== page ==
Doctoral candidate Paul Tubig organized the first ever Intercollegiate Ethics Bowl at the Washington Corrections Center for Women (WCCW) on April 14, 2019. The Freedom Education Project of Puget Sound (FEPPS) and University of Puget Sound teams discussed questions such as: Should we bring back species that have been driven to extinction? Are laws allowing terminally ill children to choose euthanasia morally defensible? Is China’s social credit system, which assigns a social credit score based on behavior, morally justified? Do wealthy nations owe a climate debt obligation toward less-wealthy nations?
FEPPS provides a rigorous college program to incarcerated women and transgender and gender nonconforming people in Washington and creates pathways to education after they are released from prison. The purpose of FEPPS is to promote the importance of quality higher education opportunities to people in and after prison. Education is one of the most important factors in breaking cycles of poverty and incarceration. FEPPS aims to use college in prison as a vehicle to foster economic stability, increase future educational attainment, and develop life skills and confidence in students.
Paul Tubig, who co-taught Introduction to Philosophy last year through FEPPS at WCCW, wanted to bring the ethics bowl to the WCCW in order to provide his college students there with the same access to this meaningful experience as non-incarcerated college philosophy students. Participating in an ethics bowl, he explains, is valuable because it fosters the civic virtues of open-mindedness, empathy and critical thinking. Furthermore, Paul believes that bringing the Intercollegiate Ethics Bowl to WCCW demonstrated to all participants that incarcerated persons have important voices to contribute to ethical debates, from which we can all learn.
Acting as coach for the FEPPS ethics bowl team, Paul held regular meetings every Saturday for two and half hours. Starting in November, Paul taught the team ethical theory. From January on he focused on discussing ten potential ethics bowl cases. The final step before the ethics bowl was a mock ethics bowl round with the Seattle University ethics bowl team. The mock ethics bowl allowed the FEPPS students a chance to get acquainted with the format and activities involved in the ethics bowl.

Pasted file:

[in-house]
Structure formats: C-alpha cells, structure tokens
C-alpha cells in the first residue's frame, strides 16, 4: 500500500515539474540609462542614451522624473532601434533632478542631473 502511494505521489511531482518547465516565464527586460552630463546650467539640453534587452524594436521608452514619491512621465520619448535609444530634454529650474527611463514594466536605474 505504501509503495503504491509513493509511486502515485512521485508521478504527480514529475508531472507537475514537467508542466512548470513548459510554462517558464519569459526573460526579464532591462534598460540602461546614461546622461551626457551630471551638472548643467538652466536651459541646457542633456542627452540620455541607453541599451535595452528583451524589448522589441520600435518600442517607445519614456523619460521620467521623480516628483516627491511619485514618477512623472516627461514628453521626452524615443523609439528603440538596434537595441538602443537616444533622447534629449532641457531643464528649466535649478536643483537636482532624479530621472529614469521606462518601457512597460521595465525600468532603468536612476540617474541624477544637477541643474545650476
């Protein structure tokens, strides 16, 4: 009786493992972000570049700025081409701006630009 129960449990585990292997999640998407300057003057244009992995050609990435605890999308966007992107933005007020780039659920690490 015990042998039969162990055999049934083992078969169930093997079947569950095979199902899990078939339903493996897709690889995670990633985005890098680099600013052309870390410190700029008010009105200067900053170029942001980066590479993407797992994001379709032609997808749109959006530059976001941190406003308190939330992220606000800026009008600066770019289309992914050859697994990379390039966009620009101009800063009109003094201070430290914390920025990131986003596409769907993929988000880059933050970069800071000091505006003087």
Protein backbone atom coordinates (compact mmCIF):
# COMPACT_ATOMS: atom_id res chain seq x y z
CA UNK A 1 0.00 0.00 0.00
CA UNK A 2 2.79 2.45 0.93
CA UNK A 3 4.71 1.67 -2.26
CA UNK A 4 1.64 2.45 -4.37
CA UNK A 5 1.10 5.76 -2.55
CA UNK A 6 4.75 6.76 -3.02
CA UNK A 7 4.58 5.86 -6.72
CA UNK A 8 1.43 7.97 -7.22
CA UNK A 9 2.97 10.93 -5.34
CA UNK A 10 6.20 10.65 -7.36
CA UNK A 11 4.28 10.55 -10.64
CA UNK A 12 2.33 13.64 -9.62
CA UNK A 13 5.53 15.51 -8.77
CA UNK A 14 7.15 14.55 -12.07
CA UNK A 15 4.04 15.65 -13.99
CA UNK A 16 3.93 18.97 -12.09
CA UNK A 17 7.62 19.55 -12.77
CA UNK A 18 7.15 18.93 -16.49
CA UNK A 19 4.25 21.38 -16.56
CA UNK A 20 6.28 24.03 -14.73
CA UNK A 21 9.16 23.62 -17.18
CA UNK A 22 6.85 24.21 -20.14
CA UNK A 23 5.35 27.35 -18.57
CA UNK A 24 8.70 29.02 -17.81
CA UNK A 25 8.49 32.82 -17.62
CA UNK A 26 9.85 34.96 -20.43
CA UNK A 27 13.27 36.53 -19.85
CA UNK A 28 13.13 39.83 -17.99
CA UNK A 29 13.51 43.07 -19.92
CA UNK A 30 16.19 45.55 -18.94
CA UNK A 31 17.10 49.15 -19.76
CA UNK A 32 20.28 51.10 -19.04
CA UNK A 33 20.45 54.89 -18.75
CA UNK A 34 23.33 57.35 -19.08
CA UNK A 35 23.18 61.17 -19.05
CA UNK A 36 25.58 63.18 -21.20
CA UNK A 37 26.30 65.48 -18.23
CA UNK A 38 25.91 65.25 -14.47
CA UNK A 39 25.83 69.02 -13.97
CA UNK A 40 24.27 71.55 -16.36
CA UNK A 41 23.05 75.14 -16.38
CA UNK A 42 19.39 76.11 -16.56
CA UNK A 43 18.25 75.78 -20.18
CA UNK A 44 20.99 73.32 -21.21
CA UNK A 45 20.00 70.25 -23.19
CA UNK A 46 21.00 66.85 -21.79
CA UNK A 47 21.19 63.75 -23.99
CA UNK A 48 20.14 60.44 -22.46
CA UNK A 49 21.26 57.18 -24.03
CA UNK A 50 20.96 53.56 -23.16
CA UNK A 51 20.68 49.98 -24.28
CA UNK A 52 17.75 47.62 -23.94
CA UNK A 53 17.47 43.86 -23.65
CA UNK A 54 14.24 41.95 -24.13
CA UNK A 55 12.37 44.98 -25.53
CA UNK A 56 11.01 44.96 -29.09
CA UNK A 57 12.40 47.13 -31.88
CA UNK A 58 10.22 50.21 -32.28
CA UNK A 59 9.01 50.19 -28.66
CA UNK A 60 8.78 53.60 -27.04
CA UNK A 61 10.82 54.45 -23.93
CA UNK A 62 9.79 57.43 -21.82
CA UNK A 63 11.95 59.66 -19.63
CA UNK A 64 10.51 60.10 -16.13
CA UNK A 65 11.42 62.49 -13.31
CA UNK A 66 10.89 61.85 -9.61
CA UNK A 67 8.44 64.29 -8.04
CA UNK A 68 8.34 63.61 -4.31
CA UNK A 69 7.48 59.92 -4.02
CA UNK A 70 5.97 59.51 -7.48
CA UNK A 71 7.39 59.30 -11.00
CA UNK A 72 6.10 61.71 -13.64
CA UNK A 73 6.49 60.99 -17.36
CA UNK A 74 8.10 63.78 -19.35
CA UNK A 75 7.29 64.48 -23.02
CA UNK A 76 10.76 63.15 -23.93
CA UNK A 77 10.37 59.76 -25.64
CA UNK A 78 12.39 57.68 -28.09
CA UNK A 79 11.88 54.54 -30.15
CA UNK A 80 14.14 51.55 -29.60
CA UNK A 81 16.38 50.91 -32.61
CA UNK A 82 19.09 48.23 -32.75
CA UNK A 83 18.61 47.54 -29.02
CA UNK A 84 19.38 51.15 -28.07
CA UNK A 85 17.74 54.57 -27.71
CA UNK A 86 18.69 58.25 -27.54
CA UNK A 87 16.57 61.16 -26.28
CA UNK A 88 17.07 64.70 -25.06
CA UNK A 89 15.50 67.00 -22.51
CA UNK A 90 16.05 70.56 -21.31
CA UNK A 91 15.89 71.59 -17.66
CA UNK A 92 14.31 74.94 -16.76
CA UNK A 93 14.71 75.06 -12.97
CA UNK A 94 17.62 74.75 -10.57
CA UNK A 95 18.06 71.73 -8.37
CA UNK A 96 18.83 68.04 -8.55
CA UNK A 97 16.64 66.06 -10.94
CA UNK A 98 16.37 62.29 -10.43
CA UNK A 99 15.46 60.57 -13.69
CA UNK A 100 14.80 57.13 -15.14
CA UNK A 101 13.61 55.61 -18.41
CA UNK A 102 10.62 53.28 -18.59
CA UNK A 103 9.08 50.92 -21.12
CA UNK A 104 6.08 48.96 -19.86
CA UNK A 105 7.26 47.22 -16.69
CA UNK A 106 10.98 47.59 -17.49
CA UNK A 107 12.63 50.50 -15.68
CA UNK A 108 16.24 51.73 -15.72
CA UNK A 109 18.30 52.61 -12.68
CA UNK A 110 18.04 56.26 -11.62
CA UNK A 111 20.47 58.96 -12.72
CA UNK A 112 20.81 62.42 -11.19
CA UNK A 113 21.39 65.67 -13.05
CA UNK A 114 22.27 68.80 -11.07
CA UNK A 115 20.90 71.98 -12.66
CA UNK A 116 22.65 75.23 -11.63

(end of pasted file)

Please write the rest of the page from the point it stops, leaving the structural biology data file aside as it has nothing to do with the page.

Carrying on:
The FEPPS team was now ready for the official ethics bowl. They competed against the University of Puget Sound’s team, coached by Ariela Tubert. Paul randomly chose which of the 10 cases would be chosen for the bowl. The first round cases were: de-extinction and a child’s right to die. The second round cases were: China’s social credit system and climate debt. Both teams made excellent philosophical commentary leading to the FEPPS team winning the first round and the UPS team winning the second round. With the teams so closely matched, the winner was determined by the total points in each of the rounds, with UPS coming out victorious with a total of 254 points, closely followed by FEPPS with 250.5 points. Paul is extremely proud of the FEPPS team’s performance and how close the score was between the two teams.
The ethics bowl was made possible by the Melvin Rader Summer Project Stipend which helps fund innovative philosophical projects that contribute to the awardee’s scholarship, teaching, and/or professional development. We are happy to announce that Paul has been awarded a second Melvin Rader Summer Project Stipend and will be organizing the second FEPPS intercollegiate Ethics Bowl in 2020!
The Department of Philosophy would like to thank all the volunteers who made Paul’s project a reality: mock ethics bowl team from Seattle University and their coach Ben Howe; mock ethics bowl judges: Sara Goering, Janice Moskalik and Jennifer Bright; University of Puget Sound ethics bowl team and coach Ariela Tubert; ethics bowl judges: Anna Bates, Sofia Huerter, Blake Hereth, Ian Schnee, and Lori Alword; ethics bowl moderators: Anna Bates and Ian Schnee.
Congratulations Paul on a job well done!